As women, we go through so many changes in our bodies throughout our lifetimes. From puberty and PMS to pregnancy, childbirth, and menopause, it can seem like our bodies are in constant fluctuation, always doing their best to keep up and adapt to whatever situations we put them in. The news is such changes can have both positive and negative impacts on our bodies.
Earlier we talked about the effects pregnancy can have on your hair, but there are different types of hormonal changes that can do this too such as menopause. During menopause, a woman’s levels of estrogen and progesterone are reduced (the hormones that are responsible for a woman’s sexual and reproductive developments). These hormones also both help hair grow so when they decrease, it makes our hair grow slower. The decrease in estrogen and progesterone leads to increasing levels of another hormone called androgens, which is a male hormone that causes hair follicles to shrink. All of this leads to hair loss during menopause.
There are treatments such as stimulants and hair transplants that can help, and there are also things you can do to improve the quality of your hair.
Treatments such as chemotherapy lead to hair loss not only on a patient’s scalp but their entire body. This can include brows, facial hair, eyelashes, public hair, and more.
Hair loss is experienced by 65% of people who undergo chemotherapy. For people undergoing this treatment, it’s recommended to ask your doctor for a cooling cap – this can help to prevent hair loss by slowing down the flow of blood to the scalp, which can, in turn, decrease the effects of the procedure on hair follicles. It’s important to remember that hair loss from chemo is temporary, and a patient’s hair will likely grow back three to six months after treatment is stopped.
There are also a few medications that have been considered to lead to hair loss in some people who take them. These medications include gout medication, steroids, psoriasis treatment, and cholesterol-lowering medications. Please always consult with your doctor for professional medical advice.
Although there is no way to completely stop hair loss caused by genetics or changes in your hormones from happening if they were bound to, there are things you can do to ensure your hair is the healthiest possible to minimize the effects and prevent it. Again, always consult with your doctor to ensure you are doing what works best for you.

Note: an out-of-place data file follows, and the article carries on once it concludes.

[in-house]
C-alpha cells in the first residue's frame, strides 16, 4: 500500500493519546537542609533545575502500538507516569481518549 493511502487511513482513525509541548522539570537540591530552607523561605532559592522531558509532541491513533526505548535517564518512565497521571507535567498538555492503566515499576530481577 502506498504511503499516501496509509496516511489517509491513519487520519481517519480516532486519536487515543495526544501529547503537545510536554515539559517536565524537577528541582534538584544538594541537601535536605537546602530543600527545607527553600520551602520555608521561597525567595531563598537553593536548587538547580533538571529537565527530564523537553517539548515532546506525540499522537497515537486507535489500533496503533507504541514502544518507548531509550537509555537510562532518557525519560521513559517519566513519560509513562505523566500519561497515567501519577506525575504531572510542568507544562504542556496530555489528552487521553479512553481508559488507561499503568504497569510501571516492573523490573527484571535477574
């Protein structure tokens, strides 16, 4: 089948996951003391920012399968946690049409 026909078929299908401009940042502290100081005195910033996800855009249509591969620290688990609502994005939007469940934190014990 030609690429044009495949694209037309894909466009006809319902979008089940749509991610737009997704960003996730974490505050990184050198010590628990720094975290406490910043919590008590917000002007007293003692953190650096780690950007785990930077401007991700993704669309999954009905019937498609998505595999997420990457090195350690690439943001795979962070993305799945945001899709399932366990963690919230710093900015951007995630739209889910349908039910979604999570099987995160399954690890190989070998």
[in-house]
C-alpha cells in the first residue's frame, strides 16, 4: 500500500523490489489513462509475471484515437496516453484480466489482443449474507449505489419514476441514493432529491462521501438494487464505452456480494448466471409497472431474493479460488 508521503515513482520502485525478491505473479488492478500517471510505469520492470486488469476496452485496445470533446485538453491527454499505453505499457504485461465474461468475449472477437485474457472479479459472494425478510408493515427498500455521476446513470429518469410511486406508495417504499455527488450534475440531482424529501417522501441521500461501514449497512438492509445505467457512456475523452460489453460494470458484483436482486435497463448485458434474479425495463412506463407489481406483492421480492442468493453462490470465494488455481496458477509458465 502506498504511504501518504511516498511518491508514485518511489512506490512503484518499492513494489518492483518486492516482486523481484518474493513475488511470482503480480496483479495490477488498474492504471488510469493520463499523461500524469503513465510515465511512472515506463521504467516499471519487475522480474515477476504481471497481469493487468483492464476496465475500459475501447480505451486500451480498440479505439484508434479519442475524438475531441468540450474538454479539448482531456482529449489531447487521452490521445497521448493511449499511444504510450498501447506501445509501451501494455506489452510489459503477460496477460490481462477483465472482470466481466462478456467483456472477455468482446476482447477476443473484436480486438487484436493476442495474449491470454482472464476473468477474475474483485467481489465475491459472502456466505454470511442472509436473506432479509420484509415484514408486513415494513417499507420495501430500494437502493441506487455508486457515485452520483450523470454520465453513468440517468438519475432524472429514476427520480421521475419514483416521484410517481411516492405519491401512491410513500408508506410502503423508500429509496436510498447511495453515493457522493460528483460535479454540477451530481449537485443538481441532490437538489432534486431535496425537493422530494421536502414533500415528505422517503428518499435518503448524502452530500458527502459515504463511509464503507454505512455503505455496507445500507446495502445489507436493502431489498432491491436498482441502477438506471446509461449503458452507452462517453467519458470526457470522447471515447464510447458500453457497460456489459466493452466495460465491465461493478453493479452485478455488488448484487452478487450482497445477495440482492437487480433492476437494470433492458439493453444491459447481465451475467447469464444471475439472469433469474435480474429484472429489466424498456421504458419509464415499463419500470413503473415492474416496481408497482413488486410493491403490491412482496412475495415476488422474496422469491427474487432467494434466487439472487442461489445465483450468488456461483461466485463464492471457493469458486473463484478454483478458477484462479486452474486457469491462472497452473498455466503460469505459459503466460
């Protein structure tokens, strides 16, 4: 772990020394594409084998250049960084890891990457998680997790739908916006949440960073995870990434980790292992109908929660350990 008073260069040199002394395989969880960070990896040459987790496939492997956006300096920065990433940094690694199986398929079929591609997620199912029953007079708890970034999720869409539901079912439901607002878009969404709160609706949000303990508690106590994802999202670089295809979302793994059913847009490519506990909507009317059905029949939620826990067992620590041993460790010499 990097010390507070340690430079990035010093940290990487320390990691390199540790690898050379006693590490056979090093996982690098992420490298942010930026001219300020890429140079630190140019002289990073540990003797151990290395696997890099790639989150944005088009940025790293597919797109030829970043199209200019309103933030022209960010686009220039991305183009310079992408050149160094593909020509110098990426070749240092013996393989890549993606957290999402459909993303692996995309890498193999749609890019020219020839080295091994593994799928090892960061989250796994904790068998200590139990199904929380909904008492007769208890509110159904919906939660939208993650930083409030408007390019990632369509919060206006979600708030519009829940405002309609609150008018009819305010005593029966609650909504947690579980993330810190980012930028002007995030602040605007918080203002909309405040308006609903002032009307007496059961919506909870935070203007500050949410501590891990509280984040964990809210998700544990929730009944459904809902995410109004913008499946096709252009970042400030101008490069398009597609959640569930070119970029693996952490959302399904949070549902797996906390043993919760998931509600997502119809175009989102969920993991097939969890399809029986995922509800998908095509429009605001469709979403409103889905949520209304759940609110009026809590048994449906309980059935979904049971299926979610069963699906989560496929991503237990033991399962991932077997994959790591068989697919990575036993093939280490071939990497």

Do not over-manipulate your hair: Using heat excessively such as straighteners, hot combs and blowdryers to constantly manipulate your hair can lead to unnecessary shedding, which can, in turn, make the hair weaker. If someone with weak, damaged hair was to suffer from hair loss, the effects will be more visible than someone who has maintained healthy, natural hair. Also, try to avoid hairstyles that are tight and create unnecessary tension on your scalp.
Be gentle: Handle your hair with care. Tugging and pulling your hair can lead to losing more hair than you otherwise would have. Use wide-tooth combs and detangle your hair gently. Your hair is your crown, so treat it that way!
Maintain a healthy lifestyle: Eating well and having a diet that is rich in essential fatty acids and good proteins will boost your immune system which can have a positive impact on your hair. Supplements such as folic acid and Vitamin B6 can also help. Avoid smoking as studies have shown that in some cases it can lead to accelerated hair loss. Also, hydrate WELL and make sure to drink lots of water.